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Watch Your Step!

Posted by
Steven (Chicagoland, United States) on 29 January 2020 in Animal & Insect and Portfolio.

Horseshoe crabs have been around for more than 300 million years, making them even older than dinosaurs. They look like prehistoric crabs, but are actually more closely related to scorpions and spiders. The horseshoe crab has a hard exoskeleton and 10 legs, which it uses for walking along the seafloor.

The body of the horseshoe crab is divided into three sections. The first section is the prosoma, or head. The name “horseshoe crab” originates from the rounded shape of the head, because just like the shoe on a horse’s foot, the head is round and U-shaped. It's the largest part of the body and contains much of the nervous and biological organs. The head has the brain, heart, mouth, nervous system, and glands—all protected by a large plate. The head also protects the largest set of eyes. Horseshoe crabs have nine eyes scattered throughout the body and several more light receptors near the tail. The two largest eyes are compound and useful for finding mates. The other eyes and light receptors are useful for determining movement and changes in moonlight.

The middle section of the body is the abdomen, or opisthosoma. It looks like a triangle with spines on the sides and a ridge in the center. The spines are movable and help protect the horseshoe crab. On the underside of the abdomen are muscles, used for movement, and gills for breathing.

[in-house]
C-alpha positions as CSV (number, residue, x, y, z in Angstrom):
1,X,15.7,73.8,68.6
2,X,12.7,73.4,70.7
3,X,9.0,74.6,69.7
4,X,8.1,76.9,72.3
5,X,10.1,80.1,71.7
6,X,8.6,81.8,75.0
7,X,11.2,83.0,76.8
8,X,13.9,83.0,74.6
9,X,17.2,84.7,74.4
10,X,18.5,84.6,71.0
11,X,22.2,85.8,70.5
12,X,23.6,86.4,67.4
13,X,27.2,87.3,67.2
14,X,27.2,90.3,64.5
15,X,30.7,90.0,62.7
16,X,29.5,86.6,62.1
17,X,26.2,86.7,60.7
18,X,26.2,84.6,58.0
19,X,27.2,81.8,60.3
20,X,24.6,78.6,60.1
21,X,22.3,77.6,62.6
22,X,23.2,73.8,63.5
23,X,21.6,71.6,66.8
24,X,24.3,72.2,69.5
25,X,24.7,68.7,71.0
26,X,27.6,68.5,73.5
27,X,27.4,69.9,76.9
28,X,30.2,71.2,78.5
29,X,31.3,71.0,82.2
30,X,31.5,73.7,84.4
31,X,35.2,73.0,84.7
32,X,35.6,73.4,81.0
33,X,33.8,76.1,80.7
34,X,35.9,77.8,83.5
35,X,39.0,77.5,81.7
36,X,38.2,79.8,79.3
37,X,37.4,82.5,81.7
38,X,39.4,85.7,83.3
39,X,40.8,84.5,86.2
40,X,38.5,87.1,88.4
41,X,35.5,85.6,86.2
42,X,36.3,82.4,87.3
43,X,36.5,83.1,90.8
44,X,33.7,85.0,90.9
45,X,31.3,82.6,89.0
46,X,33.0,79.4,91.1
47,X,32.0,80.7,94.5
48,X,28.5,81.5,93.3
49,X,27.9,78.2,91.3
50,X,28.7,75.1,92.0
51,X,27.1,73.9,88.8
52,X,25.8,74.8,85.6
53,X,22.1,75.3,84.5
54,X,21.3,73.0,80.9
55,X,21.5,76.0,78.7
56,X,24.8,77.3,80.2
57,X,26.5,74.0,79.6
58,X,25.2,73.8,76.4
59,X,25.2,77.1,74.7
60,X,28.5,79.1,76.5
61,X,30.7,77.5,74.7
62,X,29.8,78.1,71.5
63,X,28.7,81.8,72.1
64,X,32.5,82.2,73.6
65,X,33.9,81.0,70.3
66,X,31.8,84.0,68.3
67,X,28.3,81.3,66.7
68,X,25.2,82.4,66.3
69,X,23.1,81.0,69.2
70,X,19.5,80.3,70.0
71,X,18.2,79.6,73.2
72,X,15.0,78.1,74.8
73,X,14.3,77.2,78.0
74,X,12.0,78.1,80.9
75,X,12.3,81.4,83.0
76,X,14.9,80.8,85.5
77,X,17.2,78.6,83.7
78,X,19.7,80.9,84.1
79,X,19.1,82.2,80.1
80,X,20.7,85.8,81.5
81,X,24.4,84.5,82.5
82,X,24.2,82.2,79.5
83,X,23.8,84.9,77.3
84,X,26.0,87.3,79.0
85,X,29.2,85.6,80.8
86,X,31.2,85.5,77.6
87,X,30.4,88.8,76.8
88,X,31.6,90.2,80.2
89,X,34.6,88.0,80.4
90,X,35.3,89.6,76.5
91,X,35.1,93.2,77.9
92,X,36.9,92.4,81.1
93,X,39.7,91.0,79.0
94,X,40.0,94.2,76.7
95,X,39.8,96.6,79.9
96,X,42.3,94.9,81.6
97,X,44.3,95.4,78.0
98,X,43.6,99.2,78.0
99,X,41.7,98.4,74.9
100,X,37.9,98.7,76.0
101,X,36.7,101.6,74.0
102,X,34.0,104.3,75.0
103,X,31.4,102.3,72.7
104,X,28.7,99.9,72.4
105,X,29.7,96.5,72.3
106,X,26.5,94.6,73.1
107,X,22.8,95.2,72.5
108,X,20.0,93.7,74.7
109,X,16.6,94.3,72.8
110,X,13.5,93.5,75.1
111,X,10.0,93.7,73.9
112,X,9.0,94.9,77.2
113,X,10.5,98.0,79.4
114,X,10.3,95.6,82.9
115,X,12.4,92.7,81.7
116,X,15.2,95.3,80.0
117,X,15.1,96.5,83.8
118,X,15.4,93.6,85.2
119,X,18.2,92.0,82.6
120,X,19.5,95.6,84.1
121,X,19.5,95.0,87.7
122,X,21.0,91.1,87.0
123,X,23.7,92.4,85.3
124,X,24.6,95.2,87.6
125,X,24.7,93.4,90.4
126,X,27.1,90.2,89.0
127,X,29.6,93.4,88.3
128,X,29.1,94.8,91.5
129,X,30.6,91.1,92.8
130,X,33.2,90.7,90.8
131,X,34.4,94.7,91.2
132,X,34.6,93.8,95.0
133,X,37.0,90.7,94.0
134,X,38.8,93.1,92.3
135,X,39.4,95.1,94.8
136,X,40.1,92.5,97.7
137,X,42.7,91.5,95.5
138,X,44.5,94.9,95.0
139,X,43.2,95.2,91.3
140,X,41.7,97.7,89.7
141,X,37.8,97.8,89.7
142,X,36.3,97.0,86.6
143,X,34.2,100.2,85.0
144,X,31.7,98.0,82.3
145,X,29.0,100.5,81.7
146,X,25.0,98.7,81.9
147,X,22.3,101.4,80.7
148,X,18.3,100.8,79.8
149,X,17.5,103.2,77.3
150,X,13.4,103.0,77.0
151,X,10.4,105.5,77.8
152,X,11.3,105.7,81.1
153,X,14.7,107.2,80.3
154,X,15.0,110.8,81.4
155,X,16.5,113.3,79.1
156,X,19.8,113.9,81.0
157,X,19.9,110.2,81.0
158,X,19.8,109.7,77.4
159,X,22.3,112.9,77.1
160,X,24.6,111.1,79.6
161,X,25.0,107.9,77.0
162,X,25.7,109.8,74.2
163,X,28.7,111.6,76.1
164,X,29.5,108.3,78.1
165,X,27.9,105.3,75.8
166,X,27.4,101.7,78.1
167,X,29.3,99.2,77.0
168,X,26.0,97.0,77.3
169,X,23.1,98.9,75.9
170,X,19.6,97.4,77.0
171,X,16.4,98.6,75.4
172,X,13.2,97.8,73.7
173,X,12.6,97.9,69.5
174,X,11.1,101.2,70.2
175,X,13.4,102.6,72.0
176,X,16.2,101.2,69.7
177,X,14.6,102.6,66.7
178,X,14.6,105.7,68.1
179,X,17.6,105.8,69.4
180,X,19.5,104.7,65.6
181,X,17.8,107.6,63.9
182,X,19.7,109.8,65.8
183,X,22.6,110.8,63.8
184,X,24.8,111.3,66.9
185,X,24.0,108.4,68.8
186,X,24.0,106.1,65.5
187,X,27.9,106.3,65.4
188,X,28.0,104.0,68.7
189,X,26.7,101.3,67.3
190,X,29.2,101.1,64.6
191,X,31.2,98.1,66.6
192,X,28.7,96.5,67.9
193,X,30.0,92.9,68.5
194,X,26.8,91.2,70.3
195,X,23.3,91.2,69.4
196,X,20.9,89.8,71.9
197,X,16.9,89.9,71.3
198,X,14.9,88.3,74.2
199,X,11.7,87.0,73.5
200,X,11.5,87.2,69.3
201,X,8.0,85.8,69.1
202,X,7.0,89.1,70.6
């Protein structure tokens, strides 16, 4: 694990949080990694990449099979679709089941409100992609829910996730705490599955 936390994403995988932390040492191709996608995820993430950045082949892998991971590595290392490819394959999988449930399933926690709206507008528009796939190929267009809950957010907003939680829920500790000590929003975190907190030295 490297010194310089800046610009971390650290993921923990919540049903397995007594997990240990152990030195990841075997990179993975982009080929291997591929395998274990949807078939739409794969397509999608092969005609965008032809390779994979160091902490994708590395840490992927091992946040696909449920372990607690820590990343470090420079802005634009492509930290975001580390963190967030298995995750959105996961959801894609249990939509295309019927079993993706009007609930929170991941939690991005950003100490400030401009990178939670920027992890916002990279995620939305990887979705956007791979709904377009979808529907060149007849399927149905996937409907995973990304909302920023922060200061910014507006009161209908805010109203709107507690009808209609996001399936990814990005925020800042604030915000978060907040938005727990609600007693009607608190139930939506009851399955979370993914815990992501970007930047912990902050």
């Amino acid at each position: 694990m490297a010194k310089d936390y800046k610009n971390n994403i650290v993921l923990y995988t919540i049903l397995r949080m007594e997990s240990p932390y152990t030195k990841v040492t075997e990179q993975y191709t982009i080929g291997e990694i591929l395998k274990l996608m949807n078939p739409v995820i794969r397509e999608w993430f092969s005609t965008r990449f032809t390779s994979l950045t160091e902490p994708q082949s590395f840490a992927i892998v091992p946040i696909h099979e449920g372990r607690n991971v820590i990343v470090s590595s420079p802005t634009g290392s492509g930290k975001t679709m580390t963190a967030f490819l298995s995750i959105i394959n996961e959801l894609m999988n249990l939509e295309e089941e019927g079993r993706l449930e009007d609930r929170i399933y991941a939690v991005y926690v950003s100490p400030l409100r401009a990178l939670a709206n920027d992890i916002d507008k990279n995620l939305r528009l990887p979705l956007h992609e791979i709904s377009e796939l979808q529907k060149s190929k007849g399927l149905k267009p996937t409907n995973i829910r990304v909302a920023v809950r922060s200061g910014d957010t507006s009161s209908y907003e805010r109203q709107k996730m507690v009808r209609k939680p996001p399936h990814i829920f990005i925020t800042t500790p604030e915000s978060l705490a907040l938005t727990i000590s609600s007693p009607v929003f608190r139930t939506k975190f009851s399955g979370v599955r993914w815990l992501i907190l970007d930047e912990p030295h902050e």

The third section, the horseshoe crab’s tail, is called the telson. It's long and pointed, and although it looks intimidating, it is not dangerous, poisonous, or used to sting. Horseshoe crabs use the telson to flip themselves over if they happen to be pushed on their backs.

Photo captured October 8, 2019.

NIKON D7000 1/180 second F/6.7 ISO 200 52 mm

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By Marie from Entre By Marie et Montagnes, France

Very original crab I think I have not seen. Beautiful photo Steven
https://by-marie.fr

29 Jan 2020 5:23am

Ralf Kesper from Fröndenberg, Germany

Wonderful old living fossile.

29 Jan 2020 5:52am

Martine Girard from Brest, France

Très surprenant.

29 Jan 2020 6:05am

Ginnie Hart from Netherlands

Unbelievable, Steven, when you read about it like this. Lucky you to have found such a perfect specimen!

29 Jan 2020 6:09am

Jypyä Pop from Turku, Finland

Interesting animal. Thanks for the thorough description

29 Jan 2020 6:20am

yoshimiparis from France

in our climates in France we don't have that kind of crab

29 Jan 2020 6:31am

jpla from St Barthélémy, France

Une jolie découverte pour moi
JP

29 Jan 2020 7:43am

Claudine/canelle from Lorient, France

Bravo pour la photo et explication , je n'en ai pas vu beaucoup ..
Merci

29 Jan 2020 7:57am

Pascale MD from Occitanie, France

Un animal vraiment surprenant qui a su passer les siècles.
Bonne journée Steven

29 Jan 2020 8:02am

Hiro from Kyoto, Japan

Wow, great find !

29 Jan 2020 9:24am

Existence Artistique from Angers, France

bien cette carapace

29 Jan 2020 9:25am

Le Krop from Charenton-le-Pont, France

Presque abstrait. Tableau ! C'est beau.

29 Jan 2020 9:26am

Shaun from Massachusetts, United States

Excellent look at the Horseshoe crab Steven.

29 Jan 2020 9:42am

Libouton Martine from Bousval, Belgium

Impressionnant !

29 Jan 2020 9:50am

Libouton Martine from Bousval, Belgium

Impressionnant !

29 Jan 2020 9:50am

Anne from France

Superbe!

29 Jan 2020 10:04am

Mhelene from Villiers-sur-Marne, France

Superb photo of the Horseshoe crab !! Never seen !

29 Jan 2020 10:38am